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Quintessence Int. 2018;49(8):625-634. doi: 10.3290/j.qi.a40783.

Randomized clinical trial on the comparison of bleaching outcomes using either ozone or hydrogen peroxide.



To evaluate the efficacy of in-office tooth bleaching following application of either ozone (O3) or hydrogen peroxide (H2O2).


32 participants were randomly distributed into two groups (n = 16 each). Participants' maxillary anterior teeth were treated with ozone (produced via a healOzone X4 device; Curozone) for 60 seconds in Group 1, or with 38% H2O2 for 20 minutes in Group 2. Tooth shades were evaluated by means of a colorimeter (CR-400, Minolta) measuring Vita classic shades in addition to L*a*b* shade values before and following bleaching in each group. A visual analog scale was used to evaluate tooth sensitivity before and after bleaching. Statistically significant differences were identified at P < .05.


Teeth obtained lighter shades (increased L* and reduced a* and b* values) following bleaching in both groups (P < .001). Both groups revealed comparable bleaching outcomes (P > .05). However, bleaching with ozone did not result in tooth sensitivity, whilst using H2O2 was accompanied with significantly increased bleaching sensitivity (P < .001).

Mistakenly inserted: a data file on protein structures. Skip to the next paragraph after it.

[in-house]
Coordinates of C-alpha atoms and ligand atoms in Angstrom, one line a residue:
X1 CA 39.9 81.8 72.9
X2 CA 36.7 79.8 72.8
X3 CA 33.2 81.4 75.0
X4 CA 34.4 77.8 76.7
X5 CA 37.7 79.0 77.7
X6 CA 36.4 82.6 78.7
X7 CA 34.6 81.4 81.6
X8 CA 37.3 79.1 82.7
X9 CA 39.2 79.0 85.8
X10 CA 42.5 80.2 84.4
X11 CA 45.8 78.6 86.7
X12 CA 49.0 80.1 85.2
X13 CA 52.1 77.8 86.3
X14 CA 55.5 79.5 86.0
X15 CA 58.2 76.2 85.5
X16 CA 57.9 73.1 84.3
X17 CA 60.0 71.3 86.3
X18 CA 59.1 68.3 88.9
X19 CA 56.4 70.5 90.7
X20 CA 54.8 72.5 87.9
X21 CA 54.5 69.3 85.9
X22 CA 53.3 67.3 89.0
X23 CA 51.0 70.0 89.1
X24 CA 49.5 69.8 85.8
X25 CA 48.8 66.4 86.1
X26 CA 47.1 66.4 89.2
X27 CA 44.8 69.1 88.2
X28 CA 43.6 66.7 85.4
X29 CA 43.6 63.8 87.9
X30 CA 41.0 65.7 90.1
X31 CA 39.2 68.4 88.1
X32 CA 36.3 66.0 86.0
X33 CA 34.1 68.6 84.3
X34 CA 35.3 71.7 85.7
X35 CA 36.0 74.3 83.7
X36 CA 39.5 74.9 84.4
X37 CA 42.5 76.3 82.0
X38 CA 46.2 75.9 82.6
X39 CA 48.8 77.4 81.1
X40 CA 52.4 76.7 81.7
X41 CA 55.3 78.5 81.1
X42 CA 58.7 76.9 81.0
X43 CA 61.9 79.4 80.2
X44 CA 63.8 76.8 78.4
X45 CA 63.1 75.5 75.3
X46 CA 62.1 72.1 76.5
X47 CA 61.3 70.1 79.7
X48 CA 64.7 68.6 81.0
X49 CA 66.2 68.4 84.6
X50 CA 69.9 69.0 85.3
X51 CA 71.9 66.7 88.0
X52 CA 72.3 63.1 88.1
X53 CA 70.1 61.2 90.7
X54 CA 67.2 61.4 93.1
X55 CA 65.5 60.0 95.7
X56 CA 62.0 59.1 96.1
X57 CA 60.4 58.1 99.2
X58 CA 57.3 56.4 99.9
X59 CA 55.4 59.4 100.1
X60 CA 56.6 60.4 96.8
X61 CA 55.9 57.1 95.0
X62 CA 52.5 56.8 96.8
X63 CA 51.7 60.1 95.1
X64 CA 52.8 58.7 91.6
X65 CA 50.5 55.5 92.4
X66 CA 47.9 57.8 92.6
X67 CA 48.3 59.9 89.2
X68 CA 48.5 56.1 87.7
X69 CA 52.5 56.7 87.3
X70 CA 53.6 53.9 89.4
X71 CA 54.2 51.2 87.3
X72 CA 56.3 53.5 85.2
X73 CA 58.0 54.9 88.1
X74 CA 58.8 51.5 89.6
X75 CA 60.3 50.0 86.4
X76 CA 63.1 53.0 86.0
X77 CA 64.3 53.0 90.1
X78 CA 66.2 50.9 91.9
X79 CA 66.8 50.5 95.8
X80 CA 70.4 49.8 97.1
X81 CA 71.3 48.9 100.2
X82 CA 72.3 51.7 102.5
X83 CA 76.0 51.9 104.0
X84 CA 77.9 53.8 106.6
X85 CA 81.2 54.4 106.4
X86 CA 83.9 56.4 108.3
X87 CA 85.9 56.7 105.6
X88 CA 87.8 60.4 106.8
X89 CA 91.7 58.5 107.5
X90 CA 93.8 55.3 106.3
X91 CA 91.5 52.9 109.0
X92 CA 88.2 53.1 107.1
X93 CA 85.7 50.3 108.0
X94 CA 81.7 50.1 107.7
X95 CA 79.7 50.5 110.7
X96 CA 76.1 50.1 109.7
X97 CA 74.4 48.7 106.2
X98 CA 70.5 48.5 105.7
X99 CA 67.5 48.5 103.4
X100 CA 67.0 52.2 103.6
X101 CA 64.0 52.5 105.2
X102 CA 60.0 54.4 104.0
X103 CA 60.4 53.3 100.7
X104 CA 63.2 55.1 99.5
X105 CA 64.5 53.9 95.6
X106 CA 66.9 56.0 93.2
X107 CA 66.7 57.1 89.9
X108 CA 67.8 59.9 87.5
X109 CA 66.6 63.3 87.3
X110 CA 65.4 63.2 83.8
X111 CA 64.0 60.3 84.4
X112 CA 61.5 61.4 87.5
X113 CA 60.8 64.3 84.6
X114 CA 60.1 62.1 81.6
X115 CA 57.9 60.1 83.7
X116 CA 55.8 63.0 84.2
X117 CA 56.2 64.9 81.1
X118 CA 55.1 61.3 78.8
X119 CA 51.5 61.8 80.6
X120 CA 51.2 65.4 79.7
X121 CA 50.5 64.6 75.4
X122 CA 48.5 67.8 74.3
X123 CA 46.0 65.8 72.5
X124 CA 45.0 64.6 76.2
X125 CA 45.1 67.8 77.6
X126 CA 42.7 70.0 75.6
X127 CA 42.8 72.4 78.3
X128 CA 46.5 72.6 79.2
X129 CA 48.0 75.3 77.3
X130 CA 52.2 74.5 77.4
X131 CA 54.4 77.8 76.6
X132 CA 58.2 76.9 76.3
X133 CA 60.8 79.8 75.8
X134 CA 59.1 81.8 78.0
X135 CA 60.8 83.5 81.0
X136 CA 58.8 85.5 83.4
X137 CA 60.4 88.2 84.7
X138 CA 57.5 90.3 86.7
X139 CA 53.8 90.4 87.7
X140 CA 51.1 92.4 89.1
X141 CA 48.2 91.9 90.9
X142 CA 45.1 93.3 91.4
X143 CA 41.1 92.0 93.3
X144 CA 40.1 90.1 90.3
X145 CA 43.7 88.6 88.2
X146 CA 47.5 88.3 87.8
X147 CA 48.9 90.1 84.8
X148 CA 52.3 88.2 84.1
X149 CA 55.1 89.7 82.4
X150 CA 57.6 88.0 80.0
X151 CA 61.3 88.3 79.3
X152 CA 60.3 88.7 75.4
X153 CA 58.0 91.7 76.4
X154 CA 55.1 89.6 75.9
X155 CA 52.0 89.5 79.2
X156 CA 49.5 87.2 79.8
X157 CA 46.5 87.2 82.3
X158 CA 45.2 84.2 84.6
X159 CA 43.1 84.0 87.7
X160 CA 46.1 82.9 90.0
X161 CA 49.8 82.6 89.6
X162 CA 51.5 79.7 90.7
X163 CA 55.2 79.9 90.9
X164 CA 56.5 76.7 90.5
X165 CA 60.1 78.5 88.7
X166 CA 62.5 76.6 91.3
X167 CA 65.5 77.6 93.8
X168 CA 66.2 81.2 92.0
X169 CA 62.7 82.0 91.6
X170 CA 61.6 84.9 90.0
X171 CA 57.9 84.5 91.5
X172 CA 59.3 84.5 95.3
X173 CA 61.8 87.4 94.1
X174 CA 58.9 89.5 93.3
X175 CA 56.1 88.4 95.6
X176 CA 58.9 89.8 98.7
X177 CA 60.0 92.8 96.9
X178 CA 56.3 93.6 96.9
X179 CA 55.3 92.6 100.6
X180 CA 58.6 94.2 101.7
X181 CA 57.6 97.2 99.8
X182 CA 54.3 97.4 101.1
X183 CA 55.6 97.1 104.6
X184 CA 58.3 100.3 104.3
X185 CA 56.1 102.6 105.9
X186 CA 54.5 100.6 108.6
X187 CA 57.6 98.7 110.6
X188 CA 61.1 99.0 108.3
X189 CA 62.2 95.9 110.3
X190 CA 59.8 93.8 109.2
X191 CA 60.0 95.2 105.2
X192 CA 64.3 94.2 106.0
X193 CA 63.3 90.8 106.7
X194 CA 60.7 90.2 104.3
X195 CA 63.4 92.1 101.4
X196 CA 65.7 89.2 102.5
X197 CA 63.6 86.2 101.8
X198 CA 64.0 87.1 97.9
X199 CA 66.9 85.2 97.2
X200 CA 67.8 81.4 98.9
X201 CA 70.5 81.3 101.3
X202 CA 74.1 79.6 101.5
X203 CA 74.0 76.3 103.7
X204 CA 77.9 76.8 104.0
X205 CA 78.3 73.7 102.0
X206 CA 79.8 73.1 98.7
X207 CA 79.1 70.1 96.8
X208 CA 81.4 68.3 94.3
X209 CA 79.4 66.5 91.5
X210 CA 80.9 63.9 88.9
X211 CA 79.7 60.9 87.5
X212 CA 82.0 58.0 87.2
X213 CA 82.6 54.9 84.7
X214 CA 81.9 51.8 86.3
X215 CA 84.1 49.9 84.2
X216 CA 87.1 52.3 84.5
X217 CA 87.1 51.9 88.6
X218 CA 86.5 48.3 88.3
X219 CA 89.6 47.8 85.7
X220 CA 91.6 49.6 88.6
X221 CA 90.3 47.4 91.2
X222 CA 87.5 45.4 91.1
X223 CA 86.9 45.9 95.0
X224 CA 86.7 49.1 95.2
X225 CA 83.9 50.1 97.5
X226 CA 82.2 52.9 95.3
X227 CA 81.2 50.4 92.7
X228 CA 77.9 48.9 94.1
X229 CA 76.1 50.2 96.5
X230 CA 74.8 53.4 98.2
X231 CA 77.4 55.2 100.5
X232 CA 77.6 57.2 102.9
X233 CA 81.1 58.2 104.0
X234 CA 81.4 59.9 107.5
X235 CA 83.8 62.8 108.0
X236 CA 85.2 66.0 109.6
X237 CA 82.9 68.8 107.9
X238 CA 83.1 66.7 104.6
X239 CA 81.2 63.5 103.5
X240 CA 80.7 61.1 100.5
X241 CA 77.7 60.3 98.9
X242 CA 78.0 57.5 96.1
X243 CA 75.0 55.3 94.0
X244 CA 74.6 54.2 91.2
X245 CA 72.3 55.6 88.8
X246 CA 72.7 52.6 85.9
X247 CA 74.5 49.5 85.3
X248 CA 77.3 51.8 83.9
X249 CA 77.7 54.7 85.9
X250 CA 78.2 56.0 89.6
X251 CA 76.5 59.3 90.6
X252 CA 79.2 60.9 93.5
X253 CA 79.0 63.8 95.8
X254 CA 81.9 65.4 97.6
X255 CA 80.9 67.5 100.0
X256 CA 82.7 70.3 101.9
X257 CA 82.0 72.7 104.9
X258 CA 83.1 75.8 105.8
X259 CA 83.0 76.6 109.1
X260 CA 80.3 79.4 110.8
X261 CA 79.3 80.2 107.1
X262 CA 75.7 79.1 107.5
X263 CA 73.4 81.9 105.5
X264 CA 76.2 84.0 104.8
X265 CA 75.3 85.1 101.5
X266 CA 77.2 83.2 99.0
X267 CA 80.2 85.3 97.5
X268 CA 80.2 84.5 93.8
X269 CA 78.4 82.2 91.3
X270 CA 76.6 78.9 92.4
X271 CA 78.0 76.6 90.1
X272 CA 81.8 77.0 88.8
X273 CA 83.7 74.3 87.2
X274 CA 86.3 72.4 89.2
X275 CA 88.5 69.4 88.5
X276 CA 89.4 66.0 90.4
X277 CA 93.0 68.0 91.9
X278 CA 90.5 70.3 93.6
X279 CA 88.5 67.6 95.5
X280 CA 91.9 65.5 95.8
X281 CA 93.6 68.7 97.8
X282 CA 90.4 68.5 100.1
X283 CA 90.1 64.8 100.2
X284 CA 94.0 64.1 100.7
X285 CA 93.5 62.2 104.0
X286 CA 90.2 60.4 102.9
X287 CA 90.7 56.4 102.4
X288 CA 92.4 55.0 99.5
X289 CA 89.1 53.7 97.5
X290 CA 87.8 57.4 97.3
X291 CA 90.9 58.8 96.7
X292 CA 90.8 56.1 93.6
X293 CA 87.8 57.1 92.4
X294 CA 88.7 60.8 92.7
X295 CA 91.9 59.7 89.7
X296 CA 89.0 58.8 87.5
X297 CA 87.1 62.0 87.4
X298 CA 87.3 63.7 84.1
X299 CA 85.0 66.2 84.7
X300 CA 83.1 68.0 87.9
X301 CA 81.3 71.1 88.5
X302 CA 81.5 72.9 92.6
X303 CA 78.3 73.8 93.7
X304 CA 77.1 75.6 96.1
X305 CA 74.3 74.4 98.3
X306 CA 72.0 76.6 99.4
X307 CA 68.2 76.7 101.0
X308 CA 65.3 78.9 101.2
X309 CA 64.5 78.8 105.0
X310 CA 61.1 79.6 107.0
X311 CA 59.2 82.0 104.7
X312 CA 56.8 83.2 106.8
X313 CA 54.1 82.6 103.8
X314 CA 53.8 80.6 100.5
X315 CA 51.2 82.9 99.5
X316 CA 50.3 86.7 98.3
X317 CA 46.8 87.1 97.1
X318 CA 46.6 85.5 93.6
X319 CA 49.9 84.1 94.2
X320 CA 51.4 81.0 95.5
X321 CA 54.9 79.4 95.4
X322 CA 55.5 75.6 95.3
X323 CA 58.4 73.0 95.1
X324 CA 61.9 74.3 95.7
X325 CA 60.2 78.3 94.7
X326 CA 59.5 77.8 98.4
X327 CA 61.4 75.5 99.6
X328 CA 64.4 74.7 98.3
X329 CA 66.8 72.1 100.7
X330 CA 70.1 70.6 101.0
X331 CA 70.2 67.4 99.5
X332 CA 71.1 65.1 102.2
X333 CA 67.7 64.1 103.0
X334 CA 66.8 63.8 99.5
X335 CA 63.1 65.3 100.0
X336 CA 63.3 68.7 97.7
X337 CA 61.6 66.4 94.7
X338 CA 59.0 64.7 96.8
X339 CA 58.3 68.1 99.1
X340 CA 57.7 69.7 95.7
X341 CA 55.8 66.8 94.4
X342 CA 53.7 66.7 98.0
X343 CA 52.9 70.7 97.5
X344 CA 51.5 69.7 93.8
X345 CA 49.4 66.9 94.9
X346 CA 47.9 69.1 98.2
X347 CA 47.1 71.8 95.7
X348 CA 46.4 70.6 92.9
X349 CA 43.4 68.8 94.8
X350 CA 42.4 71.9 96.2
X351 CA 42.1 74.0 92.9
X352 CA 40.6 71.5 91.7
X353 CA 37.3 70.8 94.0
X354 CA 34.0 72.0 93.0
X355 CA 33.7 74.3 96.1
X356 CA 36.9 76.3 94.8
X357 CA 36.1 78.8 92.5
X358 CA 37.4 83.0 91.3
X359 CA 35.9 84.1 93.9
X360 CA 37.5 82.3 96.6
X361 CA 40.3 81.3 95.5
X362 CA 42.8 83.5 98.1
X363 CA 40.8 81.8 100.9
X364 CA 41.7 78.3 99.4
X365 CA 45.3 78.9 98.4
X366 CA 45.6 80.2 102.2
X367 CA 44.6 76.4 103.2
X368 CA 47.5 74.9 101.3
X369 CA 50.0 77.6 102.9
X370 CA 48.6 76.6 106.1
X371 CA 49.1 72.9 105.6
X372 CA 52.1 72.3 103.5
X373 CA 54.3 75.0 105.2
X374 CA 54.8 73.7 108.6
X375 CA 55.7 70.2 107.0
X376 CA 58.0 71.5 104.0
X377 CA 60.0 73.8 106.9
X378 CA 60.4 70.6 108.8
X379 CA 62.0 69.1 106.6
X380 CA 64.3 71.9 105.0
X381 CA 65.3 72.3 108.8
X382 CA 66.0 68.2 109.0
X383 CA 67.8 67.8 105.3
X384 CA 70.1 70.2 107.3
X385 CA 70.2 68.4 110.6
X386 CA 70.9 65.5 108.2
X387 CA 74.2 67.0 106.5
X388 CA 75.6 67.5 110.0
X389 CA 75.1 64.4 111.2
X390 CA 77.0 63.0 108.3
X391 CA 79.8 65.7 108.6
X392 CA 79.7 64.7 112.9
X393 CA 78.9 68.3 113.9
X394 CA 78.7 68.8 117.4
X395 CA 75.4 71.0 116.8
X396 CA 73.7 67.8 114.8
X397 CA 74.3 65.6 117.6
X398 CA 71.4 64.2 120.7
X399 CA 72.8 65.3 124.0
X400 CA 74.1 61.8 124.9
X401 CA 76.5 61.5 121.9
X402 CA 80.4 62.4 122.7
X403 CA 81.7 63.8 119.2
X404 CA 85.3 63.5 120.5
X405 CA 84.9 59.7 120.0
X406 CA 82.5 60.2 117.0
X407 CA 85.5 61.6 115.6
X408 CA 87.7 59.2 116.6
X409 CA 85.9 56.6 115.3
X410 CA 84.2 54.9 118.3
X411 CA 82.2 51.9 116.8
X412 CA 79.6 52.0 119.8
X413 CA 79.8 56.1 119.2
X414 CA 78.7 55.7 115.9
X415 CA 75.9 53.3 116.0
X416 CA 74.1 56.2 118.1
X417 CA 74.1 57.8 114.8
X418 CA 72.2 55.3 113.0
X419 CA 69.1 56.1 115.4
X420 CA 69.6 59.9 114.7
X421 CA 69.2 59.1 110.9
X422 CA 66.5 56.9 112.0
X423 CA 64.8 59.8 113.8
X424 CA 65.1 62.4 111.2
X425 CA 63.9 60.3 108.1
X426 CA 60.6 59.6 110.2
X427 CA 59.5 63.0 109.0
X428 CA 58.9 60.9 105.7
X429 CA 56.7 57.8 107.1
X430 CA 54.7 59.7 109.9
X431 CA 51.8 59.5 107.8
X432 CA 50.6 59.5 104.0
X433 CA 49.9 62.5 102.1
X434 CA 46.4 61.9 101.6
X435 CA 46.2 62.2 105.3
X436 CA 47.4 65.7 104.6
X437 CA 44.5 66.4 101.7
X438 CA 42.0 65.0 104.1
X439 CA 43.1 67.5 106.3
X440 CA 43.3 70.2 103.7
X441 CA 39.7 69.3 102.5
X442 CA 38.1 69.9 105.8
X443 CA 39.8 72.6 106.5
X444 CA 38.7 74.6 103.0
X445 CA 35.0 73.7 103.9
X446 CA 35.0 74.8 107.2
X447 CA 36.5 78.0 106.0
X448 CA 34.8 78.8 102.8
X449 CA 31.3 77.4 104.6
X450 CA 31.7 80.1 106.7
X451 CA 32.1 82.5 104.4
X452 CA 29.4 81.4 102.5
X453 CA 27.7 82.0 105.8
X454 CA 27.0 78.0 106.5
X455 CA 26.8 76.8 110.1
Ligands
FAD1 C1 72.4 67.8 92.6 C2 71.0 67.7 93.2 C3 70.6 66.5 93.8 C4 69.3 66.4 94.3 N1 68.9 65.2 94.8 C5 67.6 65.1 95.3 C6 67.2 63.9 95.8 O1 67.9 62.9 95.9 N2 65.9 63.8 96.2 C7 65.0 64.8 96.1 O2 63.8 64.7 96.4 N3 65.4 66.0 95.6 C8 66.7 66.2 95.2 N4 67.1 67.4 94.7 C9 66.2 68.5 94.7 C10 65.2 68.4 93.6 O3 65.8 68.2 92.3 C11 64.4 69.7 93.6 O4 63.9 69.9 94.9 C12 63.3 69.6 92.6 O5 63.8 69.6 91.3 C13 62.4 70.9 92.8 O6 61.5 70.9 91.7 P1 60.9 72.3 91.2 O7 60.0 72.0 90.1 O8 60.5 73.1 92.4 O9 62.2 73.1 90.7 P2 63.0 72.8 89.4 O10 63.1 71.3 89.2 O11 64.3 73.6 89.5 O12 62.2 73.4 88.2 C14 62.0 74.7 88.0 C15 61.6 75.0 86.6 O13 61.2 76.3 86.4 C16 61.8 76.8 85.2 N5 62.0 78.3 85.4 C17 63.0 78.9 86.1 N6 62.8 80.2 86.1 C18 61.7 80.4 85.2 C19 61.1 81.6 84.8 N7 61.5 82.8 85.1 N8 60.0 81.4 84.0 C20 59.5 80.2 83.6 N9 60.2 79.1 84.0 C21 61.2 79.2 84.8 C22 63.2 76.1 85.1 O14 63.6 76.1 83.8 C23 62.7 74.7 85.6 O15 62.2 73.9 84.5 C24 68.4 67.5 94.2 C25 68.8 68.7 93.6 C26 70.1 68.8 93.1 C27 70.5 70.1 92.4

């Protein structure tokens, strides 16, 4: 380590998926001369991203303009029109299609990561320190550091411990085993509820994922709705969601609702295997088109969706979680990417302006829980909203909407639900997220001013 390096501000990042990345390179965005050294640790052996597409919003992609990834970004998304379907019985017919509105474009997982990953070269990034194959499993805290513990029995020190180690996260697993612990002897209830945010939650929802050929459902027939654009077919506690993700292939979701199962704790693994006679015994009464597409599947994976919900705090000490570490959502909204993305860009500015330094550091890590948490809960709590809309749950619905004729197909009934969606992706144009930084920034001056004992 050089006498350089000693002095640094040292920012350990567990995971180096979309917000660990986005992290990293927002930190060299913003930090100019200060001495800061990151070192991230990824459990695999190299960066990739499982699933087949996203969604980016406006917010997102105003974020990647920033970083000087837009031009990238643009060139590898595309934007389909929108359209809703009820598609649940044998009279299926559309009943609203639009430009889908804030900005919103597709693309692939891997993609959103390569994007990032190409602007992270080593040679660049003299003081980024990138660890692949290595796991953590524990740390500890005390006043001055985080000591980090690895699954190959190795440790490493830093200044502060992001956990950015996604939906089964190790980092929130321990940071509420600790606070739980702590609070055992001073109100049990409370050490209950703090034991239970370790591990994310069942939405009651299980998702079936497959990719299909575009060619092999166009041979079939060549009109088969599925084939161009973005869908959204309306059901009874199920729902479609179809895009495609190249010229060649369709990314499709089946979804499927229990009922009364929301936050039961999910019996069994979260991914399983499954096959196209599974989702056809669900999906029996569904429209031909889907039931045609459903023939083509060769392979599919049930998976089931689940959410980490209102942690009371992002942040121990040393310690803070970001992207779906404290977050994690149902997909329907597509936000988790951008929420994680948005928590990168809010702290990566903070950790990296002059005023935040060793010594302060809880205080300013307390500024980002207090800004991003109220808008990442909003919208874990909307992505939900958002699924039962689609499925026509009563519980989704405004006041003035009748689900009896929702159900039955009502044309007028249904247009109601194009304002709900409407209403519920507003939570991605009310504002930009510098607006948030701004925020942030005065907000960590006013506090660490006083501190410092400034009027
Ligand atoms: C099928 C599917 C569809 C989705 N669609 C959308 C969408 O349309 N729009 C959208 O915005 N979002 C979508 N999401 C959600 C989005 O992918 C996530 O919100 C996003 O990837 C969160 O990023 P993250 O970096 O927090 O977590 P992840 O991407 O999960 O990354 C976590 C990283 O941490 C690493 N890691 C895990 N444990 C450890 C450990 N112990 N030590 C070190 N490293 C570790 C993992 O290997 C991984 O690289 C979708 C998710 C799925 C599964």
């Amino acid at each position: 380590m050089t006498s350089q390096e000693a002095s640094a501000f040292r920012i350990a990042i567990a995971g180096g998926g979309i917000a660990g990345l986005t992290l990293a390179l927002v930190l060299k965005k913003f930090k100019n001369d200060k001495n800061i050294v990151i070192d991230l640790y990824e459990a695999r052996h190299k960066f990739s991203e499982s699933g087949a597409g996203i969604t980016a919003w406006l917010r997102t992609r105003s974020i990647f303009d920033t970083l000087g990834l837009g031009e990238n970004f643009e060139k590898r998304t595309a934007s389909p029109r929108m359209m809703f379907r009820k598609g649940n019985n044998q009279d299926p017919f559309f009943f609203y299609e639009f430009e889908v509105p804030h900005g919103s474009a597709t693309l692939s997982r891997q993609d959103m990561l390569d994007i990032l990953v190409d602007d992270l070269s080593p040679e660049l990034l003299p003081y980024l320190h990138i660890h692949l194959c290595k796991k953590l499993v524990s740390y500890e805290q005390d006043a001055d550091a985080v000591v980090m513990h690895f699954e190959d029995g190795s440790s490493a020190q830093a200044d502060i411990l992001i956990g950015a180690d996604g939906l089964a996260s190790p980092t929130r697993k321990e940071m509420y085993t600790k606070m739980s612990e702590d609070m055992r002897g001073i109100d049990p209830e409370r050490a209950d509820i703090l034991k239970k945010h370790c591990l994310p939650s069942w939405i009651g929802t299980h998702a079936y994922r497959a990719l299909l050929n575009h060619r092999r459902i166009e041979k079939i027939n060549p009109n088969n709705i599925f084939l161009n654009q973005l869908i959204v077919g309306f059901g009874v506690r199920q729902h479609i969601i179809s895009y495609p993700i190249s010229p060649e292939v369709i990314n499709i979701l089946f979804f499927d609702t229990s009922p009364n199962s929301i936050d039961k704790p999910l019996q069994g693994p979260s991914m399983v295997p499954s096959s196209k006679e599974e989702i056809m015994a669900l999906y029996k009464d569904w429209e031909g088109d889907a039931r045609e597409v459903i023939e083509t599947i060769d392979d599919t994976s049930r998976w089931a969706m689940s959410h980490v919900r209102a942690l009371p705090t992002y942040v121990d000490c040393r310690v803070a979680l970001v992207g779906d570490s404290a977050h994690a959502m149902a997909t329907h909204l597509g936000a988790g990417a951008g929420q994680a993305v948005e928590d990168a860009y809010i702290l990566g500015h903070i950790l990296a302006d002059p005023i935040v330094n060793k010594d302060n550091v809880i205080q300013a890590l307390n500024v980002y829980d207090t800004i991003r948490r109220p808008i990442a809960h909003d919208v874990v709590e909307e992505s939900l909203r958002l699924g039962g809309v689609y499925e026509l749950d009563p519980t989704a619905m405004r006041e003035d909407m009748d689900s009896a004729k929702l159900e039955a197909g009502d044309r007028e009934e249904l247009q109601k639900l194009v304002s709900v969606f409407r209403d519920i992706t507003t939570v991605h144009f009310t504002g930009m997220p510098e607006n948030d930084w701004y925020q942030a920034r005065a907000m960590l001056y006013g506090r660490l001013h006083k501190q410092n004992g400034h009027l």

Similar bleaching outcomes and lighter tooth shades (both for Vita shades and L*a*b* values) were obtained following in-office bleaching with either 60 seconds of ozone or 20 minutes of 38% H2O2. Notwithstanding, tooth sensitivity was significantly increased following bleaching with H2O2 in comparison to ozone. Ozone obviously does reduce the regularly clinically observed inconveniences of bleaching by means of H2O2; thus, ozone would seem worth considering for patients asking for in-office tooth bleaching.


esthetic dentistry; healOzone machine; hydrogen peroxide; ozone; tooth bleaching


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